On Friday, November 4, the Council for Interior Design Accreditation (CIDA) Board of Directors convened a panel to discuss challenges and benefits of collaborative design/development processes, methods for integrating research that improves outcomes and leads to meaningful innovation, and the value and best practices of forecasting for the future.
Christine Barber, Director of Research, Gensler, New York, NY, moderated the discussion. Panelists included Gregg Adams, Clanton and Associates, Denver CO (Lighting Design); Christine Barber, Gensler, New York, NY (Research and Design); Bill Dodge, Wolverine World Wide, Rockford, MI (Footware and Apparel); Vicki deVuono, Interface FLOR, Chicago, IL (Flooring and Textiles); Leslie Harrington, The Color Association of the U.S., NY, NY (Color Research); Seth Starner, Amway Corporation, Ada, MI (Personal Care Products); and Sudhakar Lahade, Steelcase, Kentwood, MI (Workplace Furnishings).
One very strong thread that emerged from the panel discussion is that establishing trust is critical to effective collaboration and innovation. Trust does not necessarily occur as a natural by-product of teaming, but must be established through a culture that allows for curiosity, experimentation, risk, and failure. While innovation is often pursued as a goal by organizations, there is no clear definition of what constitutes innovation. One person in the group described two different types of innovation. Innovation with a big “I” is aimed at disrupting existing models, and is the most risky to implement. By and large, organizations look to innovate with a little “i,” innovating incrementally to preserve business continuity, while contributing growth to the marketplace.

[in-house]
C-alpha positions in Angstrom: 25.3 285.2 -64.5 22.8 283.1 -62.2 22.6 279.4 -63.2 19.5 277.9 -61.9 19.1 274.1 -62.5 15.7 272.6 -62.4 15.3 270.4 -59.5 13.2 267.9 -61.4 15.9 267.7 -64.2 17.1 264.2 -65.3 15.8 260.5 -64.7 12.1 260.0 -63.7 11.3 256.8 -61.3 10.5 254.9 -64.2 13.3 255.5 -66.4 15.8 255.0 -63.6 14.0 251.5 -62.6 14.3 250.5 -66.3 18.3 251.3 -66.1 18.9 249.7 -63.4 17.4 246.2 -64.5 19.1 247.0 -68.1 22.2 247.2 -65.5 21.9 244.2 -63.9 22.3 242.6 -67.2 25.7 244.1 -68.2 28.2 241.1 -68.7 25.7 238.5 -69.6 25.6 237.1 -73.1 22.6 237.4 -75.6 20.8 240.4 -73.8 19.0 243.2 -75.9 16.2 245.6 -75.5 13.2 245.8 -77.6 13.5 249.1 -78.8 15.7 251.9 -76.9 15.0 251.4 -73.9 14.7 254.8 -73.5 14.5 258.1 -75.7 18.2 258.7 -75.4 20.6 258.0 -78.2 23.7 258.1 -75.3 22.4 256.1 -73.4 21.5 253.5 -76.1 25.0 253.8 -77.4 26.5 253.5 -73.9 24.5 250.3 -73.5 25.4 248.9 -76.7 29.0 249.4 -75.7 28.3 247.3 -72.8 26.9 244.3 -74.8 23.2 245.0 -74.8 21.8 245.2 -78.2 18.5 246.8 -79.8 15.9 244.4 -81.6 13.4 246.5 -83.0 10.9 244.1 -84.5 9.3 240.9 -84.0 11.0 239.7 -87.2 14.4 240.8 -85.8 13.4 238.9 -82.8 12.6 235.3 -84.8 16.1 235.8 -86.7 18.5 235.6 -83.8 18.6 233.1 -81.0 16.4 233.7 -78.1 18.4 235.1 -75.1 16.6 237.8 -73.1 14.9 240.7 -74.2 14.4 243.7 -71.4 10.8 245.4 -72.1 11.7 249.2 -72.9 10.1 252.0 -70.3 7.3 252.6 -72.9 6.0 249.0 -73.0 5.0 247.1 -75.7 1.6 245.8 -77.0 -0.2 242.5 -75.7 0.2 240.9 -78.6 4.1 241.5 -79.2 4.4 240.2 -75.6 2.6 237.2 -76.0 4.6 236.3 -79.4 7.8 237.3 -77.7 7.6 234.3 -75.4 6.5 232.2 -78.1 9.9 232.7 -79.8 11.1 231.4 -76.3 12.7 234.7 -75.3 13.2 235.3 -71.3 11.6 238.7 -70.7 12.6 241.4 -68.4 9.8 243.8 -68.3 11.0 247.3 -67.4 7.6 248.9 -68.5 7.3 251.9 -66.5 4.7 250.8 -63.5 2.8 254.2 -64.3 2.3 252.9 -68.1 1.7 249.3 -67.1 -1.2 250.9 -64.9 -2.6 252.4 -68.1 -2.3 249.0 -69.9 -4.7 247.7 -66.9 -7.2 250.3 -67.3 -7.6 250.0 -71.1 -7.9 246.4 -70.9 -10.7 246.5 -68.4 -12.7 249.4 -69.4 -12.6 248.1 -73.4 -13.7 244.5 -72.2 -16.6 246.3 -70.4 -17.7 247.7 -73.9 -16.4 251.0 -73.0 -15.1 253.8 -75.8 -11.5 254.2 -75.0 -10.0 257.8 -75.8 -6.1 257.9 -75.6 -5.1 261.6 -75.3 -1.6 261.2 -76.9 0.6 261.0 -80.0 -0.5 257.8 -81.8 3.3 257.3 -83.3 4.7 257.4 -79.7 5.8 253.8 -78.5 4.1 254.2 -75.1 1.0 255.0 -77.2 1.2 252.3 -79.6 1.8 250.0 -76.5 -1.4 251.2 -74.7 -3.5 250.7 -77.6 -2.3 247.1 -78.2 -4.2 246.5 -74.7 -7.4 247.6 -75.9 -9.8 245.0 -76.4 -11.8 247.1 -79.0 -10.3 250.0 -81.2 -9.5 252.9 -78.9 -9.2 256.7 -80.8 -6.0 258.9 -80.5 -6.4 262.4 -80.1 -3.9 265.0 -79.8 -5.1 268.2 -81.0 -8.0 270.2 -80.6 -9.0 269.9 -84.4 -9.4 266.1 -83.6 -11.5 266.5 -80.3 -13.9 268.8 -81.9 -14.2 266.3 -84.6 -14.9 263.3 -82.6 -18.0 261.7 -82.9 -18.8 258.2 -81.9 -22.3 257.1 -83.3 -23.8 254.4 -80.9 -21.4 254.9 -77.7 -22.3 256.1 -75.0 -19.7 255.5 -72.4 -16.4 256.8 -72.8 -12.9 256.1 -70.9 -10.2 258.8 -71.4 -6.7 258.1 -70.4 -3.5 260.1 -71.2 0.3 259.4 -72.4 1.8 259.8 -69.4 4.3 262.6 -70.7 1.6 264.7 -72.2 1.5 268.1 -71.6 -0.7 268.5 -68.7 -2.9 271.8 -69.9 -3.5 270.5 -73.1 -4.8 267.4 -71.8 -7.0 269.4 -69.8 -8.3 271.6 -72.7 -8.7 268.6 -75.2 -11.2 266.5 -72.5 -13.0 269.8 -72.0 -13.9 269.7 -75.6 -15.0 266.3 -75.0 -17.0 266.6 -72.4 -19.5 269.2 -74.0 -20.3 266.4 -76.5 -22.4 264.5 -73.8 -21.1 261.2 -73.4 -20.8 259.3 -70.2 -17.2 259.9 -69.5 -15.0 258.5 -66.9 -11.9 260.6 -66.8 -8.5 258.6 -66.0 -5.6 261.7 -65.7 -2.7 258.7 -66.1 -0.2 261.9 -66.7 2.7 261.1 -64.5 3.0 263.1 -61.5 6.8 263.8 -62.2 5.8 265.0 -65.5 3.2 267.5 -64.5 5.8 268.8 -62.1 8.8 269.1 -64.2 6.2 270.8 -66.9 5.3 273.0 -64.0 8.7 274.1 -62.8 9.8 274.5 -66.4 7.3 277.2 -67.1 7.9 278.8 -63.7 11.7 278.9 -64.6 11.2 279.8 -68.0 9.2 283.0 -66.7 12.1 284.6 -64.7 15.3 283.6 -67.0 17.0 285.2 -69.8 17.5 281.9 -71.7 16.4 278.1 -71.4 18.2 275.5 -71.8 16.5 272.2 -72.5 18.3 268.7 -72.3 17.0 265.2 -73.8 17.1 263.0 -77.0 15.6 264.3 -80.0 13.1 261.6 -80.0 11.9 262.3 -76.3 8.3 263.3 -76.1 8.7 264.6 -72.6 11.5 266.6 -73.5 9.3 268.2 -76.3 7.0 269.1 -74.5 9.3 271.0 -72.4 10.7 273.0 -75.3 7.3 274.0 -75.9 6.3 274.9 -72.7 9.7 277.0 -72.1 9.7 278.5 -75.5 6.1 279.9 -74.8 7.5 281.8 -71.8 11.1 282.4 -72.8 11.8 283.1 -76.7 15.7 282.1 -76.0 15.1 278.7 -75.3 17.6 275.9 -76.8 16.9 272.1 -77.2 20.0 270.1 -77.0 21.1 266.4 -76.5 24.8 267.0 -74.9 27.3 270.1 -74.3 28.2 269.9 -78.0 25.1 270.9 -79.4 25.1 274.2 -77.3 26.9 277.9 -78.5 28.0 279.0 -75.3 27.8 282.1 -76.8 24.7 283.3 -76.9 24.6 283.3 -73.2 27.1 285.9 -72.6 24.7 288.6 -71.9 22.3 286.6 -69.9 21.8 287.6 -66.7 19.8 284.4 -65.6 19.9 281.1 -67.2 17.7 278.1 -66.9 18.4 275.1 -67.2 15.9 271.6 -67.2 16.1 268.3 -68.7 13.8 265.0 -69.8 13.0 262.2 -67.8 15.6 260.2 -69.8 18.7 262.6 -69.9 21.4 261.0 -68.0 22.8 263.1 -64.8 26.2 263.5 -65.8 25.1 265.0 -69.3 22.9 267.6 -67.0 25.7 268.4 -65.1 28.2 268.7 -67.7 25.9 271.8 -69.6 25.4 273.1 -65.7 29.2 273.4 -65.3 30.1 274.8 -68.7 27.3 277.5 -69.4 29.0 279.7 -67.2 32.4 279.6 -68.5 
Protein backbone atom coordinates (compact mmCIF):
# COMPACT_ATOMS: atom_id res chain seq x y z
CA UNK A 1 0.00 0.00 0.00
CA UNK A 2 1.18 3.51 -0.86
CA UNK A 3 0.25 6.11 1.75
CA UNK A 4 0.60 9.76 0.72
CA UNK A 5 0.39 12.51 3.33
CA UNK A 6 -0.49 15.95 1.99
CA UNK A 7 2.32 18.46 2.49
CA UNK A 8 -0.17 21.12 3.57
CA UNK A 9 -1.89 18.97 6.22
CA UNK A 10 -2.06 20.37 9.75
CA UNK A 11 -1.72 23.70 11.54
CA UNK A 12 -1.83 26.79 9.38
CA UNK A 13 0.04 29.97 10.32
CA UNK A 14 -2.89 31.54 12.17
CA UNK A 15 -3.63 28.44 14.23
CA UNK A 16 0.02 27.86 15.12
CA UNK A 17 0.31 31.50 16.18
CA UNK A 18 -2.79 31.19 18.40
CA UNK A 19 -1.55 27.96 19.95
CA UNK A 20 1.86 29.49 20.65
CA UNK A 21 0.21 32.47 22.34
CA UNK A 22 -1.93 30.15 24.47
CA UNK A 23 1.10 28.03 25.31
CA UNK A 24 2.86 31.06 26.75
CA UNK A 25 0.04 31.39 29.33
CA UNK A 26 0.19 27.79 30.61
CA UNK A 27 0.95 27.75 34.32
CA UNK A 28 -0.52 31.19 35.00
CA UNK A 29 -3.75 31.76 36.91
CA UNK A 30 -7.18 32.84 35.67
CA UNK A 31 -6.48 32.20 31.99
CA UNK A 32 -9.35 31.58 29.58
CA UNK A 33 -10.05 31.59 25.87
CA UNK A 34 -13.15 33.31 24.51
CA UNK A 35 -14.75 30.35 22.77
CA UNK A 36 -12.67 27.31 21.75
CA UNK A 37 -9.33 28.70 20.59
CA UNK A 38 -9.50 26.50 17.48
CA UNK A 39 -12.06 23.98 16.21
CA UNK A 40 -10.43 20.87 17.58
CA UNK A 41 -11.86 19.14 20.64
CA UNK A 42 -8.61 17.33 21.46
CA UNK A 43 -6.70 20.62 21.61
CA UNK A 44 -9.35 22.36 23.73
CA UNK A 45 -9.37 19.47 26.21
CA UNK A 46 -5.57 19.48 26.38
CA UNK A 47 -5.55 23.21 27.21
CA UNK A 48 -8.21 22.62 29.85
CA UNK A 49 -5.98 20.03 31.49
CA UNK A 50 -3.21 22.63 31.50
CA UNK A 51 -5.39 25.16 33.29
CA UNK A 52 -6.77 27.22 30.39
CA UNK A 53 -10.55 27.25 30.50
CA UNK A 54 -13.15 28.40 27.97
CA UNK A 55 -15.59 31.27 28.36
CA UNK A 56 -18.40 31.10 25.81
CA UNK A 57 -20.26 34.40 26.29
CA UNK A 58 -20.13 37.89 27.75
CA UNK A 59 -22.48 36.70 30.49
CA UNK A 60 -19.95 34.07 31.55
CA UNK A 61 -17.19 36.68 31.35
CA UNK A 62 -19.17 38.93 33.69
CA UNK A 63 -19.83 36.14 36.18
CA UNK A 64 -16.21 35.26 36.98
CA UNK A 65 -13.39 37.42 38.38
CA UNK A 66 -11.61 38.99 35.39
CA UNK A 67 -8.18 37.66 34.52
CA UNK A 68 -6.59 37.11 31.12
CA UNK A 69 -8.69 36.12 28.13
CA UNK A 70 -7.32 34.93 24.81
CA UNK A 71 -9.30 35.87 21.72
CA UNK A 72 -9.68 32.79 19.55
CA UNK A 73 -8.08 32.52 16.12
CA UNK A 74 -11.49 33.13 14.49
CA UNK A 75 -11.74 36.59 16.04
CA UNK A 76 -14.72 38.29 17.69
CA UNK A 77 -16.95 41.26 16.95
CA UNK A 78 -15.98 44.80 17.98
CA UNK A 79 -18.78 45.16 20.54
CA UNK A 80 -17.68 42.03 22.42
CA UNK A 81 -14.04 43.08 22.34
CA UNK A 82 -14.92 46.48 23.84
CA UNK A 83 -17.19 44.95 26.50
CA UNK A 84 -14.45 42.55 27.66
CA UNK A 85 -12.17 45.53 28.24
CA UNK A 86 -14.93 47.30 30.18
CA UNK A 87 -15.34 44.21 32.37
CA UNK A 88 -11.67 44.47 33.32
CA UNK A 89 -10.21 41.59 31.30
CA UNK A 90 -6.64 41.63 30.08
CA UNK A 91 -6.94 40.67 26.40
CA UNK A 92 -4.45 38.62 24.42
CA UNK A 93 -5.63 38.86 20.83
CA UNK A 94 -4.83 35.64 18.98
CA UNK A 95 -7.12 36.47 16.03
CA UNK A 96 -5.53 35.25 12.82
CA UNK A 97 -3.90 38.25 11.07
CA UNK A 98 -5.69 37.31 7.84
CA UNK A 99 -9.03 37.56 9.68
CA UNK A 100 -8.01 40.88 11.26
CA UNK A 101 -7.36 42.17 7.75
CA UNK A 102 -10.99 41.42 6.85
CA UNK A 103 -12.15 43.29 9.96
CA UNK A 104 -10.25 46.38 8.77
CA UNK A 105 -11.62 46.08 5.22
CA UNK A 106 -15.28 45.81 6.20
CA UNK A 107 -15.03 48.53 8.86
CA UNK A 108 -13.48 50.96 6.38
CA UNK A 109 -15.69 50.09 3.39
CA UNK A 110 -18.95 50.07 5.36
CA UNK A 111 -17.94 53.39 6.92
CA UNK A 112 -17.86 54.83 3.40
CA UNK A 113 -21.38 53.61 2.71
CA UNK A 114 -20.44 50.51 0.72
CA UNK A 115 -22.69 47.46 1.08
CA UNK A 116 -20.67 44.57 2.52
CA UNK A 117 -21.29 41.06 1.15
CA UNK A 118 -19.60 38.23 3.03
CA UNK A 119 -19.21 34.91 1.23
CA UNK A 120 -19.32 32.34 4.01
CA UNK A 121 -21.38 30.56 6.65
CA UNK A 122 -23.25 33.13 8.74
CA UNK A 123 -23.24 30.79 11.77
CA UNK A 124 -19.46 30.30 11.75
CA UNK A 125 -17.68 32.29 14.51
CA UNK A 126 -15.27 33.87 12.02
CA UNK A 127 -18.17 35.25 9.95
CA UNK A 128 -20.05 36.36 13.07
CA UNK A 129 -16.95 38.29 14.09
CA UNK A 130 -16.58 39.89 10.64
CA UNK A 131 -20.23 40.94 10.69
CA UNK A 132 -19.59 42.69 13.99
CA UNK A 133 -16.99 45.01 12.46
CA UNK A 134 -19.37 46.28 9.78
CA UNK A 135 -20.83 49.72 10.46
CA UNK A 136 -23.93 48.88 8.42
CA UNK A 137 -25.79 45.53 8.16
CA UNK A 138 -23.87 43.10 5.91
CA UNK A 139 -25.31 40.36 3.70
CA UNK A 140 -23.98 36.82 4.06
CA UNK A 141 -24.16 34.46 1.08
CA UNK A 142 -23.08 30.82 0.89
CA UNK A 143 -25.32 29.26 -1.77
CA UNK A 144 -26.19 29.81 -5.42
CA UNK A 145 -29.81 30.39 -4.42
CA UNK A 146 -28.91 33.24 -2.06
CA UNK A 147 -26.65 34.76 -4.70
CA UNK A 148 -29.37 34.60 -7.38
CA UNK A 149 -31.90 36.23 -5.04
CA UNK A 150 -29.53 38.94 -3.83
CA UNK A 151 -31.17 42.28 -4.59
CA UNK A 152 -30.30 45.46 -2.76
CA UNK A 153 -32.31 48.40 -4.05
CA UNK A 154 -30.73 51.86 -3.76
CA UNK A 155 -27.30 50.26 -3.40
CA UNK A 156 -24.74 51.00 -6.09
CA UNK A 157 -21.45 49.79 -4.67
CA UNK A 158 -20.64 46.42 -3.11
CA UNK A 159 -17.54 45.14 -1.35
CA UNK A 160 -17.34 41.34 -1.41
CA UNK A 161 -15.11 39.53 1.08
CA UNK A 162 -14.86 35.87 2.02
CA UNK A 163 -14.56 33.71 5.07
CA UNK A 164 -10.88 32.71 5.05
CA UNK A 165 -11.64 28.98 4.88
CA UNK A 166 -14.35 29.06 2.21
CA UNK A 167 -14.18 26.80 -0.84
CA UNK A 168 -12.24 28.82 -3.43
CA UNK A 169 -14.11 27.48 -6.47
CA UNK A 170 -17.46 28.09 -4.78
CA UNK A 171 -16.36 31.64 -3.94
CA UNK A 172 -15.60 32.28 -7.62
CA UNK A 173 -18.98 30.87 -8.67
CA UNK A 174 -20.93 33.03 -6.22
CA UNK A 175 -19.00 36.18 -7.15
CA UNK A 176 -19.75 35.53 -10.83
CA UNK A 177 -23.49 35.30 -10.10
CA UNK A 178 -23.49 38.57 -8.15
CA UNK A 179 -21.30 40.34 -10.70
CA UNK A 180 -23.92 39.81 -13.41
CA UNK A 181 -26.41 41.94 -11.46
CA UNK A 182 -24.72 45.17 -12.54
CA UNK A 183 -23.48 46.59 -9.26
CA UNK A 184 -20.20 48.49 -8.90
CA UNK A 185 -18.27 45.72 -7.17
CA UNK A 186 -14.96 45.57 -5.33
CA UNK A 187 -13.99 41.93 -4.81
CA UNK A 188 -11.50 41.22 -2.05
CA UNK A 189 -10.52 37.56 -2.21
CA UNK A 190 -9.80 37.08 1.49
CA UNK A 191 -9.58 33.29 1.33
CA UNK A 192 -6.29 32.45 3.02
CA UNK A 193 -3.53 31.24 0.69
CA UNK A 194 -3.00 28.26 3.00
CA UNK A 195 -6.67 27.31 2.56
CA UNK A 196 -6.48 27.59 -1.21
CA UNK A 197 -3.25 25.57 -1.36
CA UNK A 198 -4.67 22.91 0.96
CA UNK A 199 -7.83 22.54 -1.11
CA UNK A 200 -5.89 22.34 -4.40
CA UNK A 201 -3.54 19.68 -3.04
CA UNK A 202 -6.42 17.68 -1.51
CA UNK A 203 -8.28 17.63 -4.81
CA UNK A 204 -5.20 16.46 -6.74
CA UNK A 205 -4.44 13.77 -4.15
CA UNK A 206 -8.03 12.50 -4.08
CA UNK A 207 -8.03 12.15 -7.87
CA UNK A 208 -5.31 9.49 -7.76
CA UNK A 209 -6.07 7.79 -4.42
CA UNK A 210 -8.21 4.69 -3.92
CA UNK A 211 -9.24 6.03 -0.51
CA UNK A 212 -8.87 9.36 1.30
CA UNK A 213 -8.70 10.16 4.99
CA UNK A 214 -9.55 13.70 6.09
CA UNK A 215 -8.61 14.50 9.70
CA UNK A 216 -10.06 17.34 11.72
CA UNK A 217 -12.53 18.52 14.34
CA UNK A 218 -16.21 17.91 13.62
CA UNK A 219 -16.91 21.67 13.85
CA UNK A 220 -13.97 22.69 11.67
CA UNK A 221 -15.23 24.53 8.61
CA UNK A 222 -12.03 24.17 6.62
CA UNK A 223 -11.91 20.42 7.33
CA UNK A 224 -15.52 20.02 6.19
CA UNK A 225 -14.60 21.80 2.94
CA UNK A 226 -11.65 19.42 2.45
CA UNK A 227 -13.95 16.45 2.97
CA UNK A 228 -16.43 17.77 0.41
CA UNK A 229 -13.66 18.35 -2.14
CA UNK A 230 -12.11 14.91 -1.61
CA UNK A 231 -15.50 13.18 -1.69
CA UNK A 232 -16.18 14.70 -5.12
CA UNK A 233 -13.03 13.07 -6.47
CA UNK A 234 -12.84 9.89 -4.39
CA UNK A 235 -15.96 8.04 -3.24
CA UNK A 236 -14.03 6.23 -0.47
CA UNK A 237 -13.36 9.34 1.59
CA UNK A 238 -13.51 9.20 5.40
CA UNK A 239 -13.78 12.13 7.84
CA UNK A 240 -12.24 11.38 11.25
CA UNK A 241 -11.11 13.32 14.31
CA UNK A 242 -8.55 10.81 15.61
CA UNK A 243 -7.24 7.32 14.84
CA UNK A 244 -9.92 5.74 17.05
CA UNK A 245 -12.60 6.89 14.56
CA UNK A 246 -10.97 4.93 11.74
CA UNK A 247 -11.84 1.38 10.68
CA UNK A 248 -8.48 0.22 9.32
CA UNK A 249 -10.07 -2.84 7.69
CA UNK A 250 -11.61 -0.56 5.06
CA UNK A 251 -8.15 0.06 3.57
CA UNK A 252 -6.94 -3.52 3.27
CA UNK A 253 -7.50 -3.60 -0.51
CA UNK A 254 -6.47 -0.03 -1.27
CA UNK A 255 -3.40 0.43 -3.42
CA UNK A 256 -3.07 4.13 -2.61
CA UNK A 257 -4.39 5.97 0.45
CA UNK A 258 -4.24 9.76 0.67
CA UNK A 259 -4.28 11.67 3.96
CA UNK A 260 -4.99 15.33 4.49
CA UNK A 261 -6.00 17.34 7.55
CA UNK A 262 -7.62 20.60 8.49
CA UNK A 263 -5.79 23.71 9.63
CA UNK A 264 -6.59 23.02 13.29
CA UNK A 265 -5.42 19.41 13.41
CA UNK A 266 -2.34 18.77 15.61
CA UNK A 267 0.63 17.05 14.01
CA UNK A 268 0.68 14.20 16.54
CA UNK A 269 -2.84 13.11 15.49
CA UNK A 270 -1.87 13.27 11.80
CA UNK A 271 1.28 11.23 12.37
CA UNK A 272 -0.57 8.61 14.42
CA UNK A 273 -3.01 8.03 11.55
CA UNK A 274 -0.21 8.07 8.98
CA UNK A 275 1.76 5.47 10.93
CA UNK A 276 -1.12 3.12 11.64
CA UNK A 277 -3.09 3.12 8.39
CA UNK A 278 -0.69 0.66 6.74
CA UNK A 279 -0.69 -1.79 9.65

Organizational leadership is responsible for building a culture that supports the risk and experiential learning that leads to successful innovation. Often internal teams feel pressured to demonstrate value through rapid innovation as senior management quickly forgets previous goal achievement. This can be challenging as innovative design requires thorough research and validation to test unproven solutions. Internally, teams charged with developing innovation require someone in leadership to understand and champion the research required to create and document new data that leads to innovation.
Agility was another common theme in the panel discussion. Agility of products and services to self-evolve, maintaining relevance over longer periods of time was one topic. Participants noted that speed to market is trumped by differentiation, and that organizations seeking to differentiate through innovation should understand their own history of success in order to build on core expertise. Related to this topic was the agility of design teams to quickly change tactics and adapt to new or unexpected information. The innovative design process requires individuals who know how to research and use data as a basis for prototyping and adapting iterations to validate a design solution. The team must also be comfortable with failure as a learning tool. If a solution is new or innovative, one must test a variety of ideas and create evidence to demonstrate a solution’s validity.
In terms of future forecasting, some participants felt that long-range forecasting is an outdated model. Given that prototypes can be tested in real time and results are almost immediate, does one need to forecast for the long term? Others believe that the value of long-term forecasting lies in challenging one’s assumptions and preparing for sea changes in society and how one conducts business. Understanding factors impacting the world statistically over the next 20-30 years may stretch an organization’s vision and goals in directions that lead to greater relevance and continuity in the future. Everyone agreed, however, that the opportunity to reach the public in real time with tools such as cloud sourcing and social media is a “game changer” that will continue to impact how we conduct research about user experience and document data relevant in the design process.
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